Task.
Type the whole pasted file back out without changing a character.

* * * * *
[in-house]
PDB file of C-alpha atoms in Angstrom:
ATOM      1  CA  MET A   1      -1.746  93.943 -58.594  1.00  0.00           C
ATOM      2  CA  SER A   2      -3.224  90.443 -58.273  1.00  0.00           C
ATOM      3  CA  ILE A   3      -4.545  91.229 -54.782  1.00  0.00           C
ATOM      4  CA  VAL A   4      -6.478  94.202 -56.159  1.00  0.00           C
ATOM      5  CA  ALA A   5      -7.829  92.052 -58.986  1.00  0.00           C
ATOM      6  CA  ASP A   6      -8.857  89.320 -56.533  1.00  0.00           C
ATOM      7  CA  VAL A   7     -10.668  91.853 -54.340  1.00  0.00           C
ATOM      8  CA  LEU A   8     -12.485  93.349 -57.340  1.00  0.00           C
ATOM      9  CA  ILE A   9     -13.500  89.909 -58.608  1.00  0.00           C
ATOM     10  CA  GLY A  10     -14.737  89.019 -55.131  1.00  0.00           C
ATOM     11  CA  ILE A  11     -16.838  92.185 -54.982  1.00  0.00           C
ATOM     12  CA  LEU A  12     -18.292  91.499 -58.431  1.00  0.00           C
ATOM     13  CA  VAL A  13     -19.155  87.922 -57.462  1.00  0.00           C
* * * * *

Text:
[in-house]
PDB file of C-alpha atoms in Angstrom:
ATOM      1  CA  MET A   1      -1.746  93.943 -58.594  1.00  0.00           C
ATOM      2  CA  SER A   2      -3.224  90.443 -58.273  1.00  0.00           C
ATOM      3  CA  ILE A   3      -4.545  91.229 -54.782  1.00  0.00           C
ATOM      4  CA  VAL A   4      -6.478  94.202 -56.159  1.00  0.00           C
ATOM      5  CA  ALA A   5      -7.829  92.052 -58.986  1.00  0.00           C
ATOM      6  CA  ASP A   6      -8.857  89.320 -56.533  1.00  0.00           C
ATOM      7  CA  VAL A   7     -10.668  91.853 -54.340  1.00  0.00           C
ATOM      8  CA  LEU A   8     -12.485  93.349 -57.340  1.00  0.00           C
ATOM      9  CA  ILE A   9     -13.500  89.909 -58.608  1.00  0.00           C
ATOM     10  CA  GLY A  10     -14.737  89.019 -55.131  1.00  0.00           C
ATOM     11  CA  ILE A  11     -16.838  92.185 -54.982  1.00  0.00           C
ATOM     12  CA  LEU A  12     -18.292  91.499 -58.431  1.00  0.00           C
ATOM     13  CA  VAL A  13     -19.155  87.922 -57.462  1.00  0.00           C